When we picked up a butternut squash for our Butternut Squash & Mushroom Pies, we selected the smallest available. It was still over three pounds. Sure, it’s a bit less when it’s trimmed, peeled, and seeded, but it’s still a lot of squash that we needed to use. The simplest way would have been just as a side dish. You know, some squash topped with a bit of butter, but we had other plans.
We went with a soup, basically following the recipe for the Presidential Mushroom Soup, but with butternut squash in place of mushrooms. It’s a simple soup, and we think that it shows the versatility of having a good recipe for a cream of “something” soup. You can change it to cream of “anything” soup. If you don’t yet have such a basic recipe, you might want to give this one a try. It’s good.
Makes 4 servings.
Leeks are milder and sweeter than onion, so use it if you have one; otherwise, use about 1/4 cup of minced onion. Use fresh thyme if you have it; otherwise, dried thyme works very well for soup. It often seems as though it’s a bit more flavorful than fresh. We’ll leave the type of cream up to you. For a very rich soup, use heavy cream; half-and-half will make a lighter soup. We do recommend that you find cream without additives — read those ingredients lists. Finally, use a light stock. We use stock we scratch ourselves — basically we save vegetable scraps for about a week, then boil them up and strain.
Procedure in detail:
Roast squash. Preheat the oven to 350°F and place the squash on a rimmed baking sheet. Drizzle with oil, sprinkle with salt and pepper, and bake until tender, about 30 minutes. Set aside.
Cook alliums. Place the butter in a large saucepan over medium-low heat, and, when melted, add the leeks and garlic. Cook, stirring occasionally, until tender, about 8 minutes. We like to cook the leeks at a lower temperature than onions because they’re milder. Too high a temperature will cook away some of the delicate taste.
Add squash and thyme. Stir in the squash and thyme so it all gets coated with a bit of butter.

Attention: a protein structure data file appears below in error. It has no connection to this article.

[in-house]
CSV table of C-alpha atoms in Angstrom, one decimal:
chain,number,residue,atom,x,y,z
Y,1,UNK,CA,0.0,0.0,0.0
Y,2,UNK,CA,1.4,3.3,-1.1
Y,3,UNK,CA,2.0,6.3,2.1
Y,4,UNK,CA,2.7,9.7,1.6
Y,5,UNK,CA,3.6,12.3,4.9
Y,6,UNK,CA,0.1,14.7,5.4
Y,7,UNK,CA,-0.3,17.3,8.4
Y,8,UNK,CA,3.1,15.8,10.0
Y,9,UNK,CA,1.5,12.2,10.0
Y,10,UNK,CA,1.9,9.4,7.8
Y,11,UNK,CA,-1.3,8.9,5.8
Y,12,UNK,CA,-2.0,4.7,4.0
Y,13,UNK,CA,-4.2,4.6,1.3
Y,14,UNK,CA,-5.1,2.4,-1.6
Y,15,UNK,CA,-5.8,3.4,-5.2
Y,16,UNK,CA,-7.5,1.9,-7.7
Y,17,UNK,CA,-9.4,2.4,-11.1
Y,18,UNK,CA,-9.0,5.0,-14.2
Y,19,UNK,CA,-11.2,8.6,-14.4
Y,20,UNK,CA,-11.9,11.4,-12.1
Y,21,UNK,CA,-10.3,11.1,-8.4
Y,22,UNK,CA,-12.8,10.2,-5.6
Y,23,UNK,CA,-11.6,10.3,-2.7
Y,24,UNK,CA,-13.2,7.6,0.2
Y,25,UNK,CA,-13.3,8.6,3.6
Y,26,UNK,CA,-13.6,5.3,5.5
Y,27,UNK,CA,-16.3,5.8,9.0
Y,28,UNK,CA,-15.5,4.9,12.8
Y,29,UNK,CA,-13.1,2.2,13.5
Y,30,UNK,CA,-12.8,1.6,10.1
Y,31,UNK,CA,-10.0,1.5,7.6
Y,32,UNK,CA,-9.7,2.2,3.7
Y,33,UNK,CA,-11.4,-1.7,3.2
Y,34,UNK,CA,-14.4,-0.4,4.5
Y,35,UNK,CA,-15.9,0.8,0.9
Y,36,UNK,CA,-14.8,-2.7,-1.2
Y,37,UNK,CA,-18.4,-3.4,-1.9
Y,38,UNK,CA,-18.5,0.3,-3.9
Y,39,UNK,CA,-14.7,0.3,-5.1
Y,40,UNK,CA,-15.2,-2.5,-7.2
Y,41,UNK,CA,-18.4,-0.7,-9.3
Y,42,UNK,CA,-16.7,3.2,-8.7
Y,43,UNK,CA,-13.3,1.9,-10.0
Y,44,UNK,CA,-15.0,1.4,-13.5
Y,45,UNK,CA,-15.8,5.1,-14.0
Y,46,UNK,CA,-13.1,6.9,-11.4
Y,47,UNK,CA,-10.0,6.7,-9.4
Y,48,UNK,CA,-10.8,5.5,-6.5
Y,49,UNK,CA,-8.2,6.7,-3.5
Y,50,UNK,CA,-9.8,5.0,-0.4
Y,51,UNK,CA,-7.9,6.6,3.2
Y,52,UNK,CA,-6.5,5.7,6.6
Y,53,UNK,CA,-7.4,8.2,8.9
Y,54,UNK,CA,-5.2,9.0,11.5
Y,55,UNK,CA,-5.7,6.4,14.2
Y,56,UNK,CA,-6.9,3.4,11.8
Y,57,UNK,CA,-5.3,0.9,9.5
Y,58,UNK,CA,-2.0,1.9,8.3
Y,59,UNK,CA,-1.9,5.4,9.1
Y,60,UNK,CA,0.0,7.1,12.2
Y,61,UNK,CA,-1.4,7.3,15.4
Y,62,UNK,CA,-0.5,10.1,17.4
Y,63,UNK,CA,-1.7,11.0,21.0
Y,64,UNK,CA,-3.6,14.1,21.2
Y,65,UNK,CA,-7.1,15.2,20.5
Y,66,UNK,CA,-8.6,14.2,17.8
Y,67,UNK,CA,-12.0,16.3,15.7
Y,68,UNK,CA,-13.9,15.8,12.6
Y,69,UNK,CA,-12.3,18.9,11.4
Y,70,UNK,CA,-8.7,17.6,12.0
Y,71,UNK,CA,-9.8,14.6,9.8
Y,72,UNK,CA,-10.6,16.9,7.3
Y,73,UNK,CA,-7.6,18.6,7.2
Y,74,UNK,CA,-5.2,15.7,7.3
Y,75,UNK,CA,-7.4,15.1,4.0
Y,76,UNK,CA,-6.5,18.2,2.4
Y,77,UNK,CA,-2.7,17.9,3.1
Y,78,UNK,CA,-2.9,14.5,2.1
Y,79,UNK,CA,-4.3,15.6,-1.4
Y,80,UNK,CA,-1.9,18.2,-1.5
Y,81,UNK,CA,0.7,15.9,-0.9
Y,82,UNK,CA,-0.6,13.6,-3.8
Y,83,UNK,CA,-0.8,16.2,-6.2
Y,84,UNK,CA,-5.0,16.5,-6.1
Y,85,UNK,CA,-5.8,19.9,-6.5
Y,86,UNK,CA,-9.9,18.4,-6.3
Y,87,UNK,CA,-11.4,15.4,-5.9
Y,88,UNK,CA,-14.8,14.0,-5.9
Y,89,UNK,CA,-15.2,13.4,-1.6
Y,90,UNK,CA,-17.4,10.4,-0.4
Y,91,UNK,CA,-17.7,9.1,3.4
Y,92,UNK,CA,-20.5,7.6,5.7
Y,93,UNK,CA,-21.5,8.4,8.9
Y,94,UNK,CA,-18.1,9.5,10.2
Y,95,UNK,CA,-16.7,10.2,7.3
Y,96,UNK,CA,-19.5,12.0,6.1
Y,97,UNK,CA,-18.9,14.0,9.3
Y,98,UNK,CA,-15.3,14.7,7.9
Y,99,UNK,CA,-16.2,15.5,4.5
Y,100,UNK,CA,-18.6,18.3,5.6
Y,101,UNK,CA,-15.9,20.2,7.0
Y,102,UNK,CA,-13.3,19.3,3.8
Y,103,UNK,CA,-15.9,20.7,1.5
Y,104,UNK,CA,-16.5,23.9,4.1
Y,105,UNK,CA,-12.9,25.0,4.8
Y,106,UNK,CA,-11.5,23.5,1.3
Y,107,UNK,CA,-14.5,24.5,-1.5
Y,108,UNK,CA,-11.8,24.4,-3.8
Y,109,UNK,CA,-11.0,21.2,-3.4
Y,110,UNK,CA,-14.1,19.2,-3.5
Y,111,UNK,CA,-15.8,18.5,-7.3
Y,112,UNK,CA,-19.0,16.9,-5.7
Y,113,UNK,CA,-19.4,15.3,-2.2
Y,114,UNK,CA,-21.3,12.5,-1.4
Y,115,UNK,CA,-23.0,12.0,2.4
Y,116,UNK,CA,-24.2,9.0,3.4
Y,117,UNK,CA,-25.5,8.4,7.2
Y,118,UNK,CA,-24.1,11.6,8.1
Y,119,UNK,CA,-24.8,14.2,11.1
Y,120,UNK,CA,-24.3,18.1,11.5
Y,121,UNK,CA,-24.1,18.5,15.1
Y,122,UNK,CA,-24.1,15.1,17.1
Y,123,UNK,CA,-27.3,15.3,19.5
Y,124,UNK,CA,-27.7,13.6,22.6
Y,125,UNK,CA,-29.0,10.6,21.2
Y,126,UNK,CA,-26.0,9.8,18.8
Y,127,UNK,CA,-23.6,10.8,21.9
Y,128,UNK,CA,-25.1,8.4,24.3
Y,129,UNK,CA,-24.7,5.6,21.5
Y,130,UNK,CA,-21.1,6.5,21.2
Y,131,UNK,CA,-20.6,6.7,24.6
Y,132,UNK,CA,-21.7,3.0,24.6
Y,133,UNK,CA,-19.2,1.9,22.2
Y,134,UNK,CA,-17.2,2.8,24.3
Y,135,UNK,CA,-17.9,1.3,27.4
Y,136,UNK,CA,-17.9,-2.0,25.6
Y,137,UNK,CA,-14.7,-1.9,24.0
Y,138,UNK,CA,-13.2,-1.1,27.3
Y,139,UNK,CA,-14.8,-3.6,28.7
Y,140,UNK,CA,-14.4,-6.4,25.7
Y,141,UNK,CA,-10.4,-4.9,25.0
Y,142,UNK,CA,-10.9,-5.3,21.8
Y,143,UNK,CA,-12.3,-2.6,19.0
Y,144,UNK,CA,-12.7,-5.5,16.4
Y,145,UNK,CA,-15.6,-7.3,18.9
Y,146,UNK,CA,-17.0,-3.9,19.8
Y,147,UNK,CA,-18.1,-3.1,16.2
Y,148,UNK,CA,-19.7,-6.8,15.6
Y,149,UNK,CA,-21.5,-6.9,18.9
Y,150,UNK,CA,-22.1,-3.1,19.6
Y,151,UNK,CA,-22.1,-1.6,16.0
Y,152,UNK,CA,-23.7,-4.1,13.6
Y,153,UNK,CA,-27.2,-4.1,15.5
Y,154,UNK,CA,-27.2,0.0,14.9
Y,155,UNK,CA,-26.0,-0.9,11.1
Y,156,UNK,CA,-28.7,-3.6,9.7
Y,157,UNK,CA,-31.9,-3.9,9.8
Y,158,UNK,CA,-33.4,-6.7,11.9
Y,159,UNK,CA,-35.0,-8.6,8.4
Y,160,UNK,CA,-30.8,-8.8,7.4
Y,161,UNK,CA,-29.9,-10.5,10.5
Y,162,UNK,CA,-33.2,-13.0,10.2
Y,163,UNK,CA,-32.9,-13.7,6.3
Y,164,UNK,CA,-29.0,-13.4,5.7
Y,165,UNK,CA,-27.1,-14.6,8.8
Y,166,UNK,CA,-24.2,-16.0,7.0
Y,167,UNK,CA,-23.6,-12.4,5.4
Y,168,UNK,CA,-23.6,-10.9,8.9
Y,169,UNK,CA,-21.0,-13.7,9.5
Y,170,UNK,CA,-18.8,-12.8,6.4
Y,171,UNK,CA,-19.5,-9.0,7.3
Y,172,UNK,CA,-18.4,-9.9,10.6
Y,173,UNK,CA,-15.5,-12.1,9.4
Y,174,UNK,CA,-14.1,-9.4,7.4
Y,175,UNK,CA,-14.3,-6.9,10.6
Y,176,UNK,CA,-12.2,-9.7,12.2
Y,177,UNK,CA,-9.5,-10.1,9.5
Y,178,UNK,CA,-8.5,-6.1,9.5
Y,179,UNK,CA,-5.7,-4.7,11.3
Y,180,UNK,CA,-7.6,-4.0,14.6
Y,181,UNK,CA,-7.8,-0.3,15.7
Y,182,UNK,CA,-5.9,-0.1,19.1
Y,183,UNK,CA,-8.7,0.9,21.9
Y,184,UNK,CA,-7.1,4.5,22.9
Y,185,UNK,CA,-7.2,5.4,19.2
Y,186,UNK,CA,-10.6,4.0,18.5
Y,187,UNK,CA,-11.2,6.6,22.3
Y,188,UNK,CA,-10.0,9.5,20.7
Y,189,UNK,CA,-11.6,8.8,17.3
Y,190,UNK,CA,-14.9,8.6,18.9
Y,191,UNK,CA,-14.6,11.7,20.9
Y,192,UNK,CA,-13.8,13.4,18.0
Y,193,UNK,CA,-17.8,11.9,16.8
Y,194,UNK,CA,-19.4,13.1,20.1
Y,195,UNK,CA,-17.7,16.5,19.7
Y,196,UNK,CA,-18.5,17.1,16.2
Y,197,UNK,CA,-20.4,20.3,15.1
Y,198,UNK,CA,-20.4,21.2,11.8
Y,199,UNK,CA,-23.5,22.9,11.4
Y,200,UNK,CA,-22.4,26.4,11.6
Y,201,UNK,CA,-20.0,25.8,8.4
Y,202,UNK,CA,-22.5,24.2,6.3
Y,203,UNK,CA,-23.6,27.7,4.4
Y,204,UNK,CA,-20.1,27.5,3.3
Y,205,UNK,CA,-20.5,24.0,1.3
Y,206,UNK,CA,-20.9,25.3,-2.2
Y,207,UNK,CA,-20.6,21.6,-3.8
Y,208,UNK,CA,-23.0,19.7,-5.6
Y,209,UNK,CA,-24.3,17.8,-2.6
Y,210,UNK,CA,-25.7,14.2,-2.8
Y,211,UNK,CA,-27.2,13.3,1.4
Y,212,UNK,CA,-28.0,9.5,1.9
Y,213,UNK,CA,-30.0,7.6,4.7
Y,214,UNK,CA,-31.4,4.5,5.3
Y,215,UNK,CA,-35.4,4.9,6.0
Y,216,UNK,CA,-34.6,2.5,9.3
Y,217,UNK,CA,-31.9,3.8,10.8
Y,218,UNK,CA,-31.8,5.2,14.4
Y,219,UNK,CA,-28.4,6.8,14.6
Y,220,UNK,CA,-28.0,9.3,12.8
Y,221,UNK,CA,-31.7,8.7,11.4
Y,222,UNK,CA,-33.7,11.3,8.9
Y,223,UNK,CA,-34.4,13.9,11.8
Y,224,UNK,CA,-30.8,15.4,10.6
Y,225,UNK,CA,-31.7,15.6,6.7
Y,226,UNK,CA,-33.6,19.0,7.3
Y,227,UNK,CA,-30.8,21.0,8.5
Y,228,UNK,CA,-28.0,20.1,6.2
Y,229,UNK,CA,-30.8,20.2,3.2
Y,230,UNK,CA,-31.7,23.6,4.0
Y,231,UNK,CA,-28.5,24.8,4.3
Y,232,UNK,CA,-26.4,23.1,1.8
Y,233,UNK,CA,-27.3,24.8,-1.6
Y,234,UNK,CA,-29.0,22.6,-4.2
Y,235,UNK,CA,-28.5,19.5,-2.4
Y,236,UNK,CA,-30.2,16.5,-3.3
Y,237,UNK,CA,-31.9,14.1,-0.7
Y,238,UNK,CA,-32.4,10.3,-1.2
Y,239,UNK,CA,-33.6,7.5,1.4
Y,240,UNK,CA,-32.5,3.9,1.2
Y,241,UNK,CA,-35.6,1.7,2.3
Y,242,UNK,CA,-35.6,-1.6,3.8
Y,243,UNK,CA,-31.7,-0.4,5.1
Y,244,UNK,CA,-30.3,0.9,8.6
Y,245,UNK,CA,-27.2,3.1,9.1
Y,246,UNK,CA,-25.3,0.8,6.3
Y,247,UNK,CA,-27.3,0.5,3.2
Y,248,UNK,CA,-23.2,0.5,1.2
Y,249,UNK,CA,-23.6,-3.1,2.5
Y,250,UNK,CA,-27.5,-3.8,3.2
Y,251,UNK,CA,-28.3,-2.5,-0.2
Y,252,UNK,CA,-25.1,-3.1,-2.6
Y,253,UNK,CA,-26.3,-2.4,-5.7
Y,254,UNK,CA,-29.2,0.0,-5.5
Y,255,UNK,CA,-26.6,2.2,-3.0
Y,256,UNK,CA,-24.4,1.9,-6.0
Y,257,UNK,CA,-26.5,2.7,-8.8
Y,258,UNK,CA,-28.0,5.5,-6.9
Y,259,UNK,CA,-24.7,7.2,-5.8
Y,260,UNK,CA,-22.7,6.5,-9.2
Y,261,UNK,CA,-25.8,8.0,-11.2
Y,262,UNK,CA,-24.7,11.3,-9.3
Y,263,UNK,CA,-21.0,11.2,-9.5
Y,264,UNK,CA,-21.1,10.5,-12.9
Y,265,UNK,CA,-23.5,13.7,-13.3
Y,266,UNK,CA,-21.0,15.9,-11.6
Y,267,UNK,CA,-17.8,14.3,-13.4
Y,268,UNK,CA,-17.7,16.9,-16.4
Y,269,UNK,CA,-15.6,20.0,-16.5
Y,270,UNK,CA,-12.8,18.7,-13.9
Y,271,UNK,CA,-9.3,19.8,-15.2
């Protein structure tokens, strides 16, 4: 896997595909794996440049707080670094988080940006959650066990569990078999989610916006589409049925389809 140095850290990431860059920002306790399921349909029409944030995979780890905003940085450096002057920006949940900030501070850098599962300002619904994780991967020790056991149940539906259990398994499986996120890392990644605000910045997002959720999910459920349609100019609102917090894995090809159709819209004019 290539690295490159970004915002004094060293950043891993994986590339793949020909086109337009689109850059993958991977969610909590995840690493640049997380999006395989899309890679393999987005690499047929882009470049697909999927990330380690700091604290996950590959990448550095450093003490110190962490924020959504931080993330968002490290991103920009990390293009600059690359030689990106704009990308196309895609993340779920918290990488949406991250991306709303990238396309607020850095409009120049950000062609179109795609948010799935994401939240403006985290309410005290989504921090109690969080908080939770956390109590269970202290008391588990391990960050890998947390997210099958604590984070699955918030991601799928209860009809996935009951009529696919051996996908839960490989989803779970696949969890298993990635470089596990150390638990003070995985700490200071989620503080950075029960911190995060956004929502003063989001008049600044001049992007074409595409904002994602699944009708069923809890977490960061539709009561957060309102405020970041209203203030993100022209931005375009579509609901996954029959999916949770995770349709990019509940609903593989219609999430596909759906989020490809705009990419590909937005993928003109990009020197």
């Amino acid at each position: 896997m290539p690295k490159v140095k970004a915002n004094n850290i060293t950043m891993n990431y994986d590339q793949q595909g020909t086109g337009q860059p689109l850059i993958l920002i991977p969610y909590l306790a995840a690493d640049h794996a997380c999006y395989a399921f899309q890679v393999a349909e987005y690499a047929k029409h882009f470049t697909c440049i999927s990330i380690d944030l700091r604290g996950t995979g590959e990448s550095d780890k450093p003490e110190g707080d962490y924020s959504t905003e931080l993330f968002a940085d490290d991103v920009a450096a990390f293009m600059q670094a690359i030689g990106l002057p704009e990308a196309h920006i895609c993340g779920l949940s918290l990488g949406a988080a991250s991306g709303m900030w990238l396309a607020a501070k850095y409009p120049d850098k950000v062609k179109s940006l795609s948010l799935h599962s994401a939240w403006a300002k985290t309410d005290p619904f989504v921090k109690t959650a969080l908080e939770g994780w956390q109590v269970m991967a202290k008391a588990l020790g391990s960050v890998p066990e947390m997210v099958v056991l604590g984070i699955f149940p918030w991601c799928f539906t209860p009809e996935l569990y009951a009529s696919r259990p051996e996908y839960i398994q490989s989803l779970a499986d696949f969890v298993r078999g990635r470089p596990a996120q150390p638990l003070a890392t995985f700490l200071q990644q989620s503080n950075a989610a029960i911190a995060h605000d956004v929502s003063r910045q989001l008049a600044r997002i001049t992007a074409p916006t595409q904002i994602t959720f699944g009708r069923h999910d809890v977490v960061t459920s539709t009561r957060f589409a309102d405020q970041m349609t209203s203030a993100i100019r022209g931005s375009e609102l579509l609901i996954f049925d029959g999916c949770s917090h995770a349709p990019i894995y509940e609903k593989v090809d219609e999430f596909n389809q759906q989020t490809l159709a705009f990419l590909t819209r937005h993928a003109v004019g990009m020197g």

Add flour. Technically, we’re making a roux. Basically, mixing flour with fat and using it to thicken our soup. So, sprinkle the flour over the squash mixture and stir it in so everything is coated. Continue to cook and stir for about 1 minute.
Add broth. Stirring continuously to avoid lumps, slowly add the broth to the squash mixture, then bring to a low boil.
Simmer. Reduce the heat and simmer for about 10 minutes. This may not seem important, but it is, as it cooks the flour so that it no longer tastes like flour. No one likes soup that tastes like flour.
Process. Working in batches if need be, process all of the soup in a blender or a food processor until it’s smooth. If you have one of those immersion blenders on a stick, use that, as it’ll be easier than several trips to the food processor. Once smooth, return to the pan and the heat. Bring back to a simmer.
Add cream. Pour in the cream, stir, and let the soup heat through. Do not let it boil. Taste and season with salt and pepper as needed.
Serve immediately. Cream soups are hard to re-heat or keep hot, as the cream tends to separate a bit, making the soup more milky than creamy. So get out those bowls and dish it up.
We had this for dinner and, while it was a good way to use up the squash, butternut squash is not our favorite flavor. It tends to be a bit on the sweet side, somewhat lacking in the savory component, which is really what we’re looking for in soup. But, we will say that this is a very good recipe, and, other than roasting the squash beforehand, it’s quite easy and straightforward to prepare. Even though it’s easy, we’ll still give it four stars for the flavor (if you love butternut squash, you’ll probably give it five).